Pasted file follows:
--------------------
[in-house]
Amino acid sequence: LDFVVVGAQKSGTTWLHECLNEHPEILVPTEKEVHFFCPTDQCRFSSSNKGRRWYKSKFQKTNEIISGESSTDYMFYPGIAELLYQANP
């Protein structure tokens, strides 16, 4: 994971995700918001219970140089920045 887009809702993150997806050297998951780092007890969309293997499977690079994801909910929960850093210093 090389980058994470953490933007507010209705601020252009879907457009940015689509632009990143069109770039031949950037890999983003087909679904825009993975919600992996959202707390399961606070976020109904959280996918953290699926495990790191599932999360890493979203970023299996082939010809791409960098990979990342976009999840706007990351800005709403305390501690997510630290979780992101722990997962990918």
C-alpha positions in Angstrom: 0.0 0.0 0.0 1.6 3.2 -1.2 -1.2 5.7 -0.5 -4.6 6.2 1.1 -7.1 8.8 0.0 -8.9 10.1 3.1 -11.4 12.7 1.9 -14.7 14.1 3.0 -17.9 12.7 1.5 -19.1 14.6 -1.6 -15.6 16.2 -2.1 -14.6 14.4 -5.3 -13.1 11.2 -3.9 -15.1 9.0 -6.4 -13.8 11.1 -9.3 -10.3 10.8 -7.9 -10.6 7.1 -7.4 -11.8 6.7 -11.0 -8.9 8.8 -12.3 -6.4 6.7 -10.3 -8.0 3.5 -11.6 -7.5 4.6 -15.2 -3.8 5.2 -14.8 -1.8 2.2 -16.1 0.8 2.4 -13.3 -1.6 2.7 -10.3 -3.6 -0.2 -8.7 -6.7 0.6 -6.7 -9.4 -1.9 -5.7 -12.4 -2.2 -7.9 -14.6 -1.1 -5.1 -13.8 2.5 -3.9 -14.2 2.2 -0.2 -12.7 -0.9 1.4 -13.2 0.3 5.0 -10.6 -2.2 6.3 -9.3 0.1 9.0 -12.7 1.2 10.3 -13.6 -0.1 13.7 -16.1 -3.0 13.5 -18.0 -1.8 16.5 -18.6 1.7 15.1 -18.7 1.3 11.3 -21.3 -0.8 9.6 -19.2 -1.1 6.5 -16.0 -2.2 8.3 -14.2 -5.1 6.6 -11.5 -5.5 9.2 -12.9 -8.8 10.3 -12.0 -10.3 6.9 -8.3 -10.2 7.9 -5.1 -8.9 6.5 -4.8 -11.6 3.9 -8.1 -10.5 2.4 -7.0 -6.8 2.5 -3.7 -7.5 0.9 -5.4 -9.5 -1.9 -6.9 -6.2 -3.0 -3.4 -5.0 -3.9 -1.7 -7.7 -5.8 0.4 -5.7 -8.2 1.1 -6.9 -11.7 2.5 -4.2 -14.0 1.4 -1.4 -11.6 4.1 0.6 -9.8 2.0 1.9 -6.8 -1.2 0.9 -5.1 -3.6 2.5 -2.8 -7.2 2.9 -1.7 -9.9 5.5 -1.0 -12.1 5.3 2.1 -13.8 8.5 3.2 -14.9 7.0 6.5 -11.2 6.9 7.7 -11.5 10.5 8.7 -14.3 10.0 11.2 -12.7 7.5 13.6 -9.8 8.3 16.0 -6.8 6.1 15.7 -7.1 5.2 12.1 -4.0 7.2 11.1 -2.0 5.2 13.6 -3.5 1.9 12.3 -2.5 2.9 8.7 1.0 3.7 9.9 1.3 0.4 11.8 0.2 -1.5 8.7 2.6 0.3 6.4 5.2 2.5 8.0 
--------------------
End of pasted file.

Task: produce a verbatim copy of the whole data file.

[in-house]
Amino acid sequence: LDFVVVGAQKSGTTWLHECLNEHPEILVPTEKEVHFFCPTDQCRFSSSNKGRRWYKSKFQKTNEIISGESSTDYMFYPGIAELLYQANP
């Protein structure tokens, strides 16, 4: 994971995700918001219970140089920045 887009809702993150997806050297998951780092007890969309293997499977690079994801909910929960850093210093 090389980058994470953490933007507010209705601020252009879907457009940015689509632009990143069109770039031949950037890999983003087909679904825009993975919600992996959202707390399961606070976020109904959280996918953290699926495990790191599932999360890493979203970023299996082939010809791409960098990979990342976009999840706007990351800005709403305390501690997510630290979780992101722990997962990918």
C-alpha positions in Angstrom: 0.0 0.0 0.0 1.6 3.2 -1.2 -1.2 5.7 -0.5 -4.6 6.2 1.1 -7.1 8.8 0.0 -8.9 10.1 3.1 -11.4 12.7 1.9 -14.7 14.1 3.0 -17.9 12.7 1.5 -19.1 14.6 -1.6 -15.6 16.2 -2.1 -14.6 14.4 -5.3 -13.1 11.2 -3.9 -15.1 9.0 -6.4 -13.8 11.1 -9.3 -10.3 10.8 -7.9 -10.6 7.1 -7.4 -11.8 6.7 -11.0 -8.9 8.8 -12.3 -6.4 6.7 -10.3 -8.0 3.5 -11.6 -7.5 4.6 -15.2 -3.8 5.2 -14.8 -1.8 2.2 -16.1 0.8 2.4 -13.3 -1.6 2.7 -10.3 -3.6 -0.2 -8.7 -6.7 0.6 -6.7 -9.4 -1.9 -5.7 -12.4 -2.2 -7.9 -14.6 -1.1 -5.1 -13.8 2.5 -3.9 -14.2 2.2 -0.2 -12.7 -0.9 1.4 -13.2 0.3 5.0 -10.6 -2.2 6.3 -9.3 0.1 9.0 -12.7 1.2 10.3 -13.6 -0.1 13.7 -16.1 -3.0 13.5 -18.0 -1.8 16.5 -18.6 1.7 15.1 -18.7 1.3 11.3 -21.3 -0.8 9.6 -19.2 -1.1 6.5 -16.0 -2.2 8.3 -14.2 -5.1 6.6 -11.5 -5.5 9.2 -12.9 -8.8 10.3 -12.0 -10.3 6.9 -8.3 -10.2 7.9 -5.1 -8.9 6.5 -4.8 -11.6 3.9 -8.1 -10.5 2.4 -7.0 -6.8 2.5 -3.7 -7.5 0.9 -5.4 -9.5 -1.9 -6.9 -6.2 -3.0 -3.4 -5.0 -3.9 -1.7 -7.7 -5.8 0.4 -5.7 -8.2 1.1 -6.9 -11.7 2.5 -4.2 -14.0 1.4 -1.4 -11.6 4.1 0.6 -9.8 2.0 1.9 -6.8 -1.2 0.9 -5.1 -3.6 2.5 -2.8 -7.2 2.9 -1.7 -9.9 5.5 -1.0 -12.1 5.3 2.1 -13.8 8.5 3.2 -14.9 7.0 6.5 -11.2 6.9 7.7 -11.5 10.5 8.7 -14.3 10.0 11.2 -12.7 7.5 13.6 -9.8 8.3 16.0 -6.8 6.1 15.7 -7.1 5.2 12.1 -4.0 7.2 11.1 -2.0 5.2 13.6 -3.5 1.9 12.3 -2.5 2.9 8.7 1.0 3.7 9.9 1.3 0.4 11.8 0.2 -1.5 8.7 2.6 0.3 6.4 5.2 2.5 8.0 